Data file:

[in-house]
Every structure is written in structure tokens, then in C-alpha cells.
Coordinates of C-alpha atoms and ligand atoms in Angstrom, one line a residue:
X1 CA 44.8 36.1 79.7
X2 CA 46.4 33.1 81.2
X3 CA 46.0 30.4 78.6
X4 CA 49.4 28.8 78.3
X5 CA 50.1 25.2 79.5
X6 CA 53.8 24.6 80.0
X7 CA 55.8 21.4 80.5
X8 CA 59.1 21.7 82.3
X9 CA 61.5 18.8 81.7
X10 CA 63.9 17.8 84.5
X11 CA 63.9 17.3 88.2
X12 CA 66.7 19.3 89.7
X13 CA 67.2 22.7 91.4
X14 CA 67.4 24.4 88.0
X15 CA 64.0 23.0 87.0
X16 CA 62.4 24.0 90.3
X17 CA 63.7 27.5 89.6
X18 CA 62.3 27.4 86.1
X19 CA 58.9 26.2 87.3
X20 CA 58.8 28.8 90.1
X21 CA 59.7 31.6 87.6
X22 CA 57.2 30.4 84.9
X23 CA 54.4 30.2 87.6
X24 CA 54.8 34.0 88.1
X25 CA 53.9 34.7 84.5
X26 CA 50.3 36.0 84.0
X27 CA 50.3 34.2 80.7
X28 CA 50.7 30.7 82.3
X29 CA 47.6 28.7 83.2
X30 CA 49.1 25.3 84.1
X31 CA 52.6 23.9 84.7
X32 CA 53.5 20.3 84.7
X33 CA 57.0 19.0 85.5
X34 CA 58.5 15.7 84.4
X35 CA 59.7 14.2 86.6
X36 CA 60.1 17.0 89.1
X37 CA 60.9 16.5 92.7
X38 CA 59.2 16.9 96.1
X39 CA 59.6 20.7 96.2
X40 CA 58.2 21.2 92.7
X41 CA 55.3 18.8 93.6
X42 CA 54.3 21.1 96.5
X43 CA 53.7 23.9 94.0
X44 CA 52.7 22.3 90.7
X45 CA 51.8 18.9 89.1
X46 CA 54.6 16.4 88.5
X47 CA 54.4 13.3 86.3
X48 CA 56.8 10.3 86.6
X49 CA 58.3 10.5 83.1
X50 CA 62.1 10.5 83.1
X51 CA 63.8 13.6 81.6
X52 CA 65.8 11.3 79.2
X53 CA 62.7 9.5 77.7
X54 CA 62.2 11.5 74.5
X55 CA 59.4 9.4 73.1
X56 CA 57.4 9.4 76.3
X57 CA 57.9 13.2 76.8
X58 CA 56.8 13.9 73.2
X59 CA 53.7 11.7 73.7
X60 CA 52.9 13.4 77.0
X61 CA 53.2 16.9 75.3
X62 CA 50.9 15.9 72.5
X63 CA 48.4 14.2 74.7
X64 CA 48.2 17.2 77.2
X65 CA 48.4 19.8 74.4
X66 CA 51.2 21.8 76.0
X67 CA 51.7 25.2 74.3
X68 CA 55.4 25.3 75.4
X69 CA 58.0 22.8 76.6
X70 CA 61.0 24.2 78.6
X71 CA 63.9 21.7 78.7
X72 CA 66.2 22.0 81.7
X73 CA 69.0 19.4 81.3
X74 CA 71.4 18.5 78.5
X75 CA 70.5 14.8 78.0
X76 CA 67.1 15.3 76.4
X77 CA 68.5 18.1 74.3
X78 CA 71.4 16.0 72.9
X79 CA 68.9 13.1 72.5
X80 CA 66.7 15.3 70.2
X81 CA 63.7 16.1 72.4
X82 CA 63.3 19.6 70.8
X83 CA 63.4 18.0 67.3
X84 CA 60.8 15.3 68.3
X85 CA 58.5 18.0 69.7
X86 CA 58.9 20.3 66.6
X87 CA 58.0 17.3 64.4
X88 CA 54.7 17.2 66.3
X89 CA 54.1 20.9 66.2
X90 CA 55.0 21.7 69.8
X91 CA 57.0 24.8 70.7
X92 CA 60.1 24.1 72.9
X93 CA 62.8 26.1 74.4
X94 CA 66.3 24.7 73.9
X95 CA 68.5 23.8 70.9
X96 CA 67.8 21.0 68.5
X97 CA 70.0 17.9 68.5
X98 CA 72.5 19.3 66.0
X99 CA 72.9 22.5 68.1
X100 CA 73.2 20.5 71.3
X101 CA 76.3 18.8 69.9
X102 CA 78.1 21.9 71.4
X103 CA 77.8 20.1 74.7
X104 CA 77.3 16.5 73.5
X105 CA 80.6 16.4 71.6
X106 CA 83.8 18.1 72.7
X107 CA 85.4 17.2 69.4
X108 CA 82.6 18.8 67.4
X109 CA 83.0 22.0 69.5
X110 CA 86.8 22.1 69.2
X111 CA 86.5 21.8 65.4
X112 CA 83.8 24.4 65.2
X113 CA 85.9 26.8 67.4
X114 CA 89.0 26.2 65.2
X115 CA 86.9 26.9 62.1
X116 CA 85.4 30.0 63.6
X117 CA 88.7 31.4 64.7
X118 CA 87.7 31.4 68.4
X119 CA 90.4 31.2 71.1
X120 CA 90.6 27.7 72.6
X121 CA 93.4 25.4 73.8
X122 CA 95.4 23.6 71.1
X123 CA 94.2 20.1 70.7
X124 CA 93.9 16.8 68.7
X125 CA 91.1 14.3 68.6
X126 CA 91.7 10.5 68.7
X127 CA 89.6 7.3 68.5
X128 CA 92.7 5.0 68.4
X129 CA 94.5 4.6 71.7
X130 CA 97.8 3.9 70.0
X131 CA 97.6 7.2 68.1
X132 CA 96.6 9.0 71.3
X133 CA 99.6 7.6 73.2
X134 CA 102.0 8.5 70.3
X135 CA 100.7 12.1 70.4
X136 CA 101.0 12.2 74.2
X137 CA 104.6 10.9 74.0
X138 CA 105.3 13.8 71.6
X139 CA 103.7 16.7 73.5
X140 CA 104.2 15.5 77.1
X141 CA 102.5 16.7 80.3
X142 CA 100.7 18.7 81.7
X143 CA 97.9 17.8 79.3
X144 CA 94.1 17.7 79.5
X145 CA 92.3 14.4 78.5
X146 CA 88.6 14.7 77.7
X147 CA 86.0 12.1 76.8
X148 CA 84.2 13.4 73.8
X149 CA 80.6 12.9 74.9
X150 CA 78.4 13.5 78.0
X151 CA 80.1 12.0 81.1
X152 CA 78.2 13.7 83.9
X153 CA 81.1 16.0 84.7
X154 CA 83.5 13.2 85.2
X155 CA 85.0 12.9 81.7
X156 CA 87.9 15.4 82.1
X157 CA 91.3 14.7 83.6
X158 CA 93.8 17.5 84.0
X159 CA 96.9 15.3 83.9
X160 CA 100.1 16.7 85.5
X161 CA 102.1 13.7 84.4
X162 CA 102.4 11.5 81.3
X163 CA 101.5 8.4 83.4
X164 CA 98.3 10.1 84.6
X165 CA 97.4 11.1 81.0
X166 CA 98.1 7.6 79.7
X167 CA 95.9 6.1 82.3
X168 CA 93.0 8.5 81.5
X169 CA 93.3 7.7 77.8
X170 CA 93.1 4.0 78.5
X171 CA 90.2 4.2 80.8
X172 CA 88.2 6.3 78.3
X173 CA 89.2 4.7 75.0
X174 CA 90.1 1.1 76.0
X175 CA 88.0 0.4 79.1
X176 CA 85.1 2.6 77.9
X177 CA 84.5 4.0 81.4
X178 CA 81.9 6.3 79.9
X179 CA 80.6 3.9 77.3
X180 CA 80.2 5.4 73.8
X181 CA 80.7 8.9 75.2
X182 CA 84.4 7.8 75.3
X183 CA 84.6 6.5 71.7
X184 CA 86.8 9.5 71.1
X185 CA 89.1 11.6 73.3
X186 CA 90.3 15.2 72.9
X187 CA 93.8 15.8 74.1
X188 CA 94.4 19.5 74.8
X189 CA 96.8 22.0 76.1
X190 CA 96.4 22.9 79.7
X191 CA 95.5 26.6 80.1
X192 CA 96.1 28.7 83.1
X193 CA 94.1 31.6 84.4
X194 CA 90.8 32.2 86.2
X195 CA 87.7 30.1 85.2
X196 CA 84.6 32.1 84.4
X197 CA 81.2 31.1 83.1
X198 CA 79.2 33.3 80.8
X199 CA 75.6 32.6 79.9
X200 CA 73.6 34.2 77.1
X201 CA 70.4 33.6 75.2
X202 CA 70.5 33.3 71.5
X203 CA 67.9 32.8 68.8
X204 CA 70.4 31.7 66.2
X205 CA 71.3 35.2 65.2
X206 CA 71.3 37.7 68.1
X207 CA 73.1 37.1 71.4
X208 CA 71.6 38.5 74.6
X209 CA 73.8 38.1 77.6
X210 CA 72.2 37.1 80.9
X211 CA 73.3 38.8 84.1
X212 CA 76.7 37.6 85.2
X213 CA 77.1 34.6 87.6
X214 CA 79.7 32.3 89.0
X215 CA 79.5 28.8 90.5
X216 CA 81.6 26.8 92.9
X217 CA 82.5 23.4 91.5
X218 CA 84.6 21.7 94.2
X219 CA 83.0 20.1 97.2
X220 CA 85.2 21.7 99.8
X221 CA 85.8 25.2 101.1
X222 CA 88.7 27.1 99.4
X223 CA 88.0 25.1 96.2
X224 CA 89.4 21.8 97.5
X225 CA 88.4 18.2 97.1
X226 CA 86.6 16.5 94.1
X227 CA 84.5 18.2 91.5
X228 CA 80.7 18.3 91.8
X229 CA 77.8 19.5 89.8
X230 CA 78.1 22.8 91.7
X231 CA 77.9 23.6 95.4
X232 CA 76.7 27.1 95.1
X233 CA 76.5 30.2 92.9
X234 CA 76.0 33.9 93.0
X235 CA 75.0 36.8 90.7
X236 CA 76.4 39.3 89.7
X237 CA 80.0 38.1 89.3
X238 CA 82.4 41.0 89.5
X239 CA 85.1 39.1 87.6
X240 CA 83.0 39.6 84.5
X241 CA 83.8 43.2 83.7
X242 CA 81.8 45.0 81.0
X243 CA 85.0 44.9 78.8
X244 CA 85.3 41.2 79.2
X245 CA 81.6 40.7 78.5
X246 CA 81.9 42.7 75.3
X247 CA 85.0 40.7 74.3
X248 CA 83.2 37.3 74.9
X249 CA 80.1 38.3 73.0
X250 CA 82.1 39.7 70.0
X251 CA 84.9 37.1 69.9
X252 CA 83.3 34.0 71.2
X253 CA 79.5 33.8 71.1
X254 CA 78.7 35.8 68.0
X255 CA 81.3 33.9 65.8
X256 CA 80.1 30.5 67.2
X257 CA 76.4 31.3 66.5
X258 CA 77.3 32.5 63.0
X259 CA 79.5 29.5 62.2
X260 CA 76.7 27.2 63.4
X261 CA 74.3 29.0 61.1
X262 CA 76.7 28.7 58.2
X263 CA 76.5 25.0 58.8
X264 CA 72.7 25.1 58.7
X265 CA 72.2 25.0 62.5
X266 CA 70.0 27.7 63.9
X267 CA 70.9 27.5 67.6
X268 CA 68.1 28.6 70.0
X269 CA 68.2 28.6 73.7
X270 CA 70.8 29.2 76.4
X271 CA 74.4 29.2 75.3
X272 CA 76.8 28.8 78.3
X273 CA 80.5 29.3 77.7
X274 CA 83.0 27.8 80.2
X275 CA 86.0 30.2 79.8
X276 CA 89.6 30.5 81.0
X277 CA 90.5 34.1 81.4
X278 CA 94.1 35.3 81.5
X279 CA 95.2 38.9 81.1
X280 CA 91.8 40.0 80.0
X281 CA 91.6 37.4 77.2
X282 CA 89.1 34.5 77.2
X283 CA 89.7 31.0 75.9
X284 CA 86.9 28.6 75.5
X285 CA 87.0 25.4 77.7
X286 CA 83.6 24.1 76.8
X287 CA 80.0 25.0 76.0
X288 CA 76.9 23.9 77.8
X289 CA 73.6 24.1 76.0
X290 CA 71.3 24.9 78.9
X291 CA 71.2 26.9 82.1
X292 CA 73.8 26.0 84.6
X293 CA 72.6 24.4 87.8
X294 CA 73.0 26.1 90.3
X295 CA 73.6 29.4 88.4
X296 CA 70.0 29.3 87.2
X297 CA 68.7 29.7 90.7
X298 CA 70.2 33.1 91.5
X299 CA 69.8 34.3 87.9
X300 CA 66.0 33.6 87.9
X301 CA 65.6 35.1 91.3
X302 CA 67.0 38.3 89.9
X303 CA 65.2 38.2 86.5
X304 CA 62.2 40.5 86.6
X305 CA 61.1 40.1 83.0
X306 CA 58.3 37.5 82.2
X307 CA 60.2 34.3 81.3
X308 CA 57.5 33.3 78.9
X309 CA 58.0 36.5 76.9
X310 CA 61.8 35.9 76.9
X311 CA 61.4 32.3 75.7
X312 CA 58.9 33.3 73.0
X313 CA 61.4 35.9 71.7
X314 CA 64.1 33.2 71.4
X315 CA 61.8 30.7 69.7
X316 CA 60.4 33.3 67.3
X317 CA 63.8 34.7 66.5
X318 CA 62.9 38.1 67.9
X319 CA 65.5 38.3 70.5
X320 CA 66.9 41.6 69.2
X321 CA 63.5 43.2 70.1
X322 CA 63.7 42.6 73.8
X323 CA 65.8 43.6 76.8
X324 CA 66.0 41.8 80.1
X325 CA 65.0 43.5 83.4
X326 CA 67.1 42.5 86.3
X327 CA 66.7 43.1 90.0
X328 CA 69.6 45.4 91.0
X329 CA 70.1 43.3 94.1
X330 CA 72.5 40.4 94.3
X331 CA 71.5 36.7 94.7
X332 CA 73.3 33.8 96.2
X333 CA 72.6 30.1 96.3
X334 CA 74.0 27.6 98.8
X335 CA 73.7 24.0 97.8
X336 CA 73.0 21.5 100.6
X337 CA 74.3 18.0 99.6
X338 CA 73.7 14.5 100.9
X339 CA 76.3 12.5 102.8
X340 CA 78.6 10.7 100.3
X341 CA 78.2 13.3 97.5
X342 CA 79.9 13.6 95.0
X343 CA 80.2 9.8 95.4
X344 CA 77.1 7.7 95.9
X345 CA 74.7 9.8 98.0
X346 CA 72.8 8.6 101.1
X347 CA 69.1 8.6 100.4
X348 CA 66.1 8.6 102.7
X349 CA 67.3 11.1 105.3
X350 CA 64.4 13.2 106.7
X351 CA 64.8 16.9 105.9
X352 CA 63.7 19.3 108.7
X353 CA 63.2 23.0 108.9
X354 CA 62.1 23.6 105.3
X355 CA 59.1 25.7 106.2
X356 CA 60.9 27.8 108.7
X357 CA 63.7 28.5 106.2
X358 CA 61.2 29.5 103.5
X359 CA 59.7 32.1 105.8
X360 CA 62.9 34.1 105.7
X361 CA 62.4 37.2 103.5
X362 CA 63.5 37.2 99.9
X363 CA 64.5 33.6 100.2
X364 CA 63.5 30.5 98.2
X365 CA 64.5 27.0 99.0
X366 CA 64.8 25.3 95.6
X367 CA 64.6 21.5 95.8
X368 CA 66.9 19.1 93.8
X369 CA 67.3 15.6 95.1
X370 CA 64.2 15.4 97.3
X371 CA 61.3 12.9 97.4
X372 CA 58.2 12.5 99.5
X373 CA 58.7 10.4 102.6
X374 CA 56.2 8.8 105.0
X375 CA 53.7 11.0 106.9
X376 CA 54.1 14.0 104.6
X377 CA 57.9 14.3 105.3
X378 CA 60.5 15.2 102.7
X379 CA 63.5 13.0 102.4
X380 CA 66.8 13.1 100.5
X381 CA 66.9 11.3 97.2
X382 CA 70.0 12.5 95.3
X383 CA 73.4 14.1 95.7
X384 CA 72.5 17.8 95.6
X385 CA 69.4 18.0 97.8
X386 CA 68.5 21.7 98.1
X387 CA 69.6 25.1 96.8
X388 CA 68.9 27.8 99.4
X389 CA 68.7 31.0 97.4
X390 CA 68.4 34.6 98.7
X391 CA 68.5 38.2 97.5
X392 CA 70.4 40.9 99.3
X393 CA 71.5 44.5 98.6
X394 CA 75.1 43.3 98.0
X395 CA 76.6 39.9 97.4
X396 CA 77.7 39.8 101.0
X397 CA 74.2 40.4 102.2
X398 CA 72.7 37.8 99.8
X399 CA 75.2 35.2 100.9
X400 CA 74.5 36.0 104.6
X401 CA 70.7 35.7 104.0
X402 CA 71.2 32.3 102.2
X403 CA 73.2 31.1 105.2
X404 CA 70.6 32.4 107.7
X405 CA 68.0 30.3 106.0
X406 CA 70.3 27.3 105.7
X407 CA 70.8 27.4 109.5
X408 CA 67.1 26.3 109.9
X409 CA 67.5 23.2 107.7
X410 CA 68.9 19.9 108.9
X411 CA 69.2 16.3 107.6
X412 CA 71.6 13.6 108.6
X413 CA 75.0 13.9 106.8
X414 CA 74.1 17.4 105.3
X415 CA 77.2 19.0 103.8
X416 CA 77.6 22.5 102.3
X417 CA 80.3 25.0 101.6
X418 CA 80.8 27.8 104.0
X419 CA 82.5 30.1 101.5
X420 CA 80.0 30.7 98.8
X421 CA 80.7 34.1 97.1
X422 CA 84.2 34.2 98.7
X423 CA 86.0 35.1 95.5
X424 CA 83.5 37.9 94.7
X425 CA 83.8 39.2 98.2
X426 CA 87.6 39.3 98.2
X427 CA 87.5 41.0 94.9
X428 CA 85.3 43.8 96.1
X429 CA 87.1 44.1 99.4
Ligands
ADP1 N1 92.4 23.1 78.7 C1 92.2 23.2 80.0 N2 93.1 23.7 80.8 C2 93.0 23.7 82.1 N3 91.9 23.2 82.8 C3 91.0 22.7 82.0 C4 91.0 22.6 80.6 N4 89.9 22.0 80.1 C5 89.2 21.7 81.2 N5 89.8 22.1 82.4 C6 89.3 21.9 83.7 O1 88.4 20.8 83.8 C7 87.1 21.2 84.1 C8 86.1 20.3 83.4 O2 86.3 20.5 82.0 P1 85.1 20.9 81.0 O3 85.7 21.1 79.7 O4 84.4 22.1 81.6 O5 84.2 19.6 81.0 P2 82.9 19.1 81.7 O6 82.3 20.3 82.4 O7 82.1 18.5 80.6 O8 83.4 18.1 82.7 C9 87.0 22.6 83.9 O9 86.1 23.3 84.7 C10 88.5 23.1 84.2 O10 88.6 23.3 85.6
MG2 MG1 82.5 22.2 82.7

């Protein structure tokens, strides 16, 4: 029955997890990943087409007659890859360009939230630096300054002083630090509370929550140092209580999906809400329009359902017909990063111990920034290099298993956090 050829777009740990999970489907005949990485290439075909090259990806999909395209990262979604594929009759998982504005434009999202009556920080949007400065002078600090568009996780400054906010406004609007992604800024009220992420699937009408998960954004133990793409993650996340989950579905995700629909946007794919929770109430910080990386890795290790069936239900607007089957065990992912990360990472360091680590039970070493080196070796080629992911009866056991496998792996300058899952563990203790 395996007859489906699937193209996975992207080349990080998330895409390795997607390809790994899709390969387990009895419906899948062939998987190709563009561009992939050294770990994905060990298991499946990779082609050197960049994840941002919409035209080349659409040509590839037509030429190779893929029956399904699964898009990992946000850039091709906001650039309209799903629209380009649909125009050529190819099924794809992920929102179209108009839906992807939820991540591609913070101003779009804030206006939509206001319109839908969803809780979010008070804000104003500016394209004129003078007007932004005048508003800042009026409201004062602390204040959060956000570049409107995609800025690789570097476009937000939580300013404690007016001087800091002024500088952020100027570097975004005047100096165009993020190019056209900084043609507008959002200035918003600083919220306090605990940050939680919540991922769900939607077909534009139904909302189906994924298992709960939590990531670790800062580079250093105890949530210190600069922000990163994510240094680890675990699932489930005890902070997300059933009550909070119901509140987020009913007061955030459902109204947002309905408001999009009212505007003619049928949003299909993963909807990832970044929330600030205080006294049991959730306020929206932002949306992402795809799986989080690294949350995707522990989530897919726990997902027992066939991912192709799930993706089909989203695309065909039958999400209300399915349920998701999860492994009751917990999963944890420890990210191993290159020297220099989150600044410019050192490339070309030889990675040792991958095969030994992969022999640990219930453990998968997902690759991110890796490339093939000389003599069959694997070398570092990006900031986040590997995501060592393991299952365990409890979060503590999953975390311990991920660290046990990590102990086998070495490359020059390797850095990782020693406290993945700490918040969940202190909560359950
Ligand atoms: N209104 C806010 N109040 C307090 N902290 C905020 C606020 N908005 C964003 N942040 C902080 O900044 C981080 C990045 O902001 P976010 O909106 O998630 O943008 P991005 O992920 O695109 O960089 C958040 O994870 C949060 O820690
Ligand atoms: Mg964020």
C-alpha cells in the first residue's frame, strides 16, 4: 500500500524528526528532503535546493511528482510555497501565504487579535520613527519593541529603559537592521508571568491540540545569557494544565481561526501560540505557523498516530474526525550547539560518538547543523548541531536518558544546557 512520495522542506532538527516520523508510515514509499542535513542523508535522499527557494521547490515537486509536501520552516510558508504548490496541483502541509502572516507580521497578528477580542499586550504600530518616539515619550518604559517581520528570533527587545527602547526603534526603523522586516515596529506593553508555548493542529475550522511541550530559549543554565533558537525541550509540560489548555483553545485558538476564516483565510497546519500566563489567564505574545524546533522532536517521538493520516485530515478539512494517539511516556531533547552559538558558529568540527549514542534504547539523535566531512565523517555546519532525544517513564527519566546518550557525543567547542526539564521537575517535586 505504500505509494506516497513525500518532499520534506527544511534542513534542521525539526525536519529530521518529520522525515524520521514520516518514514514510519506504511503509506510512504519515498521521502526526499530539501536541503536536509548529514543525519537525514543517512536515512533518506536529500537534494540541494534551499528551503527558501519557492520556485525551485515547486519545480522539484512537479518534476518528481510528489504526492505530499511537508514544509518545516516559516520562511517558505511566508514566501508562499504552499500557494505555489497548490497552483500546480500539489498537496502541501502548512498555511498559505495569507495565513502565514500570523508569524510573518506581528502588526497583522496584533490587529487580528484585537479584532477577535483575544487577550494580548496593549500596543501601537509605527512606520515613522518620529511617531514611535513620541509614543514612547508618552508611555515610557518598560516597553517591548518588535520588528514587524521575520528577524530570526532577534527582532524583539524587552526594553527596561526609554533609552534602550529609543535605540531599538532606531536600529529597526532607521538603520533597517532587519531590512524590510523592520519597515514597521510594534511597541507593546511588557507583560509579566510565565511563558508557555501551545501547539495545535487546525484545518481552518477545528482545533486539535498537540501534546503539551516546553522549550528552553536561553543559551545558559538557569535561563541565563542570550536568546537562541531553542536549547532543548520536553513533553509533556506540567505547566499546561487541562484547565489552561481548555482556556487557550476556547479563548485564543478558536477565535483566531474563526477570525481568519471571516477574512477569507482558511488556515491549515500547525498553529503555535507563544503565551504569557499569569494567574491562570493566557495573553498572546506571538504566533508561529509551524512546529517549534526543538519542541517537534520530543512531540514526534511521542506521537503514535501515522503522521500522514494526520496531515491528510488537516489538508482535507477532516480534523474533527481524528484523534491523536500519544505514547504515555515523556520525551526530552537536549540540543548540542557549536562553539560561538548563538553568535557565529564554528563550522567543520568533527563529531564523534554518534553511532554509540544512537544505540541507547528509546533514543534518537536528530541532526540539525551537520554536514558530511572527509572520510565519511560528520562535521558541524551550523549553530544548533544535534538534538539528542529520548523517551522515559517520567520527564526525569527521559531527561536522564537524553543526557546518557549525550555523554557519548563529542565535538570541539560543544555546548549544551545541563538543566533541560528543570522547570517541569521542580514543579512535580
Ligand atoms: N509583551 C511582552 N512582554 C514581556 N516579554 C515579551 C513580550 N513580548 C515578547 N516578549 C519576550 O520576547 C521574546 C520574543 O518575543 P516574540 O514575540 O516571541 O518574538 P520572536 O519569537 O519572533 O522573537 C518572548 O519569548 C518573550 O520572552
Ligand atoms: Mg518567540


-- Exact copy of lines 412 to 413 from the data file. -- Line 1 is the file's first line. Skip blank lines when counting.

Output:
X409 CA 67.5 23.2 107.7
X410 CA 68.9 19.9 108.9